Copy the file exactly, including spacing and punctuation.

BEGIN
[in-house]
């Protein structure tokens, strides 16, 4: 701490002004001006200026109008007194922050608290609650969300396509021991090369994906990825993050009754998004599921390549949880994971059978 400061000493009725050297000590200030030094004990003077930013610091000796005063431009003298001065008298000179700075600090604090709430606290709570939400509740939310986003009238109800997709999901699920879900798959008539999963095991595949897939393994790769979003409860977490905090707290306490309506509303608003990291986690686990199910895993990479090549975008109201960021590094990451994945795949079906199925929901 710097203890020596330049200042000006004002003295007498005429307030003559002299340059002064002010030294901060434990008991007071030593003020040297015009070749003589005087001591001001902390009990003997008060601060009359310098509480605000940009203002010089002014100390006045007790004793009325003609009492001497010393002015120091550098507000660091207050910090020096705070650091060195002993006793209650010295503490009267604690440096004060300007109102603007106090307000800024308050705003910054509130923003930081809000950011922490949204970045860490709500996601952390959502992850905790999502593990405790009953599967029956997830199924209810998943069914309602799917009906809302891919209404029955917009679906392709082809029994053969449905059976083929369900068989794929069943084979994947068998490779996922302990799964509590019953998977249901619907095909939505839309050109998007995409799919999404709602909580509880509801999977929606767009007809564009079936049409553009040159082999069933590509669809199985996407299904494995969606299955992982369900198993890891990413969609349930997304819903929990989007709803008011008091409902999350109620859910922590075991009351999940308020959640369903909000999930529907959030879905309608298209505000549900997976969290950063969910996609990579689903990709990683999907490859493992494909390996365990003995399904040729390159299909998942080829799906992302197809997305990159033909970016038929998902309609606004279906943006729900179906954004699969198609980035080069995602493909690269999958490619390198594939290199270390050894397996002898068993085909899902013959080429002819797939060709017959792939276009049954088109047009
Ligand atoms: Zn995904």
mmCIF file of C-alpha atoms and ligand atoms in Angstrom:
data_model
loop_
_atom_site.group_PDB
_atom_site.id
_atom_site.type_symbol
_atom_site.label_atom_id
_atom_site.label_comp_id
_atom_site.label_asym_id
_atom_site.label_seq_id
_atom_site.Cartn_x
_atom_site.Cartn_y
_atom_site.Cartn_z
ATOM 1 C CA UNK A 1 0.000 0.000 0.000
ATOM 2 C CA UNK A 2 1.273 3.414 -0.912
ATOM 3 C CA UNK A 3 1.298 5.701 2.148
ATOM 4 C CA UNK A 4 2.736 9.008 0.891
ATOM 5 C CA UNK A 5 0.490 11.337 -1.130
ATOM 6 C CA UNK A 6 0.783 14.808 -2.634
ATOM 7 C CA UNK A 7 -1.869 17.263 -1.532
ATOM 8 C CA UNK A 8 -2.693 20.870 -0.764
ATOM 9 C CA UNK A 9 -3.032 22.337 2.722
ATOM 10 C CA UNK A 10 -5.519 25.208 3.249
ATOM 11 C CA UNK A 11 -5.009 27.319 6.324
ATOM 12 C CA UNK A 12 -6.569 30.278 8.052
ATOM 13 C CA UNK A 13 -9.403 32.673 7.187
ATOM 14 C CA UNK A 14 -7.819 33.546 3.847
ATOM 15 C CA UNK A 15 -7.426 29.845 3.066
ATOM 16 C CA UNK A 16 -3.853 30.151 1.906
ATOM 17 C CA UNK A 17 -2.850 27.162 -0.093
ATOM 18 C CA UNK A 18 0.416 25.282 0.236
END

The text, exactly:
[in-house]
């Protein structure tokens, strides 16, 4: 701490002004001006200026109008007194922050608290609650969300396509021991090369994906990825993050009754998004599921390549949880994971059978 400061000493009725050297000590200030030094004990003077930013610091000796005063431009003298001065008298000179700075600090604090709430606290709570939400509740939310986003009238109800997709999901699920879900798959008539999963095991595949897939393994790769979003409860977490905090707290306490309506509303608003990291986690686990199910895993990479090549975008109201960021590094990451994945795949079906199925929901 710097203890020596330049200042000006004002003295007498005429307030003559002299340059002064002010030294901060434990008991007071030593003020040297015009070749003589005087001591001001902390009990003997008060601060009359310098509480605000940009203002010089002014100390006045007790004793009325003609009492001497010393002015120091550098507000660091207050910090020096705070650091060195002993006793209650010295503490009267604690440096004060300007109102603007106090307000800024308050705003910054509130923003930081809000950011922490949204970045860490709500996601952390959502992850905790999502593990405790009953599967029956997830199924209810998943069914309602799917009906809302891919209404029955917009679906392709082809029994053969449905059976083929369900068989794929069943084979994947068998490779996922302990799964509590019953998977249901619907095909939505839309050109998007995409799919999404709602909580509880509801999977929606767009007809564009079936049409553009040159082999069933590509669809199985996407299904494995969606299955992982369900198993890891990413969609349930997304819903929990989007709803008011008091409902999350109620859910922590075991009351999940308020959640369903909000999930529907959030879905309608298209505000549900997976969290950063969910996609990579689903990709990683999907490859493992494909390996365990003995399904040729390159299909998942080829799906992302197809997305990159033909970016038929998902309609606004279906943006729900179906954004699969198609980035080069995602493909690269999958490619390198594939290199270390050894397996002898068993085909899902013959080429002819797939060709017959792939276009049954088109047009
Ligand atoms: Zn995904």
mmCIF file of C-alpha atoms and ligand atoms in Angstrom:
data_model
loop_
_atom_site.group_PDB
_atom_site.id
_atom_site.type_symbol
_atom_site.label_atom_id
_atom_site.label_comp_id
_atom_site.label_asym_id
_atom_site.label_seq_id
_atom_site.Cartn_x
_atom_site.Cartn_y
_atom_site.Cartn_z
ATOM 1 C CA UNK A 1 0.000 0.000 0.000
ATOM 2 C CA UNK A 2 1.273 3.414 -0.912
ATOM 3 C CA UNK A 3 1.298 5.701 2.148
ATOM 4 C CA UNK A 4 2.736 9.008 0.891
ATOM 5 C CA UNK A 5 0.490 11.337 -1.130
ATOM 6 C CA UNK A 6 0.783 14.808 -2.634
ATOM 7 C CA UNK A 7 -1.869 17.263 -1.532
ATOM 8 C CA UNK A 8 -2.693 20.870 -0.764
ATOM 9 C CA UNK A 9 -3.032 22.337 2.722
ATOM 10 C CA UNK A 10 -5.519 25.208 3.249
ATOM 11 C CA UNK A 11 -5.009 27.319 6.324
ATOM 12 C CA UNK A 12 -6.569 30.278 8.052
ATOM 13 C CA UNK A 13 -9.403 32.673 7.187
ATOM 14 C CA UNK A 14 -7.819 33.546 3.847
ATOM 15 C CA UNK A 15 -7.426 29.845 3.066
ATOM 16 C CA UNK A 16 -3.853 30.151 1.906
ATOM 17 C CA UNK A 17 -2.850 27.162 -0.093
ATOM 18 C CA UNK A 18 0.416 25.282 0.236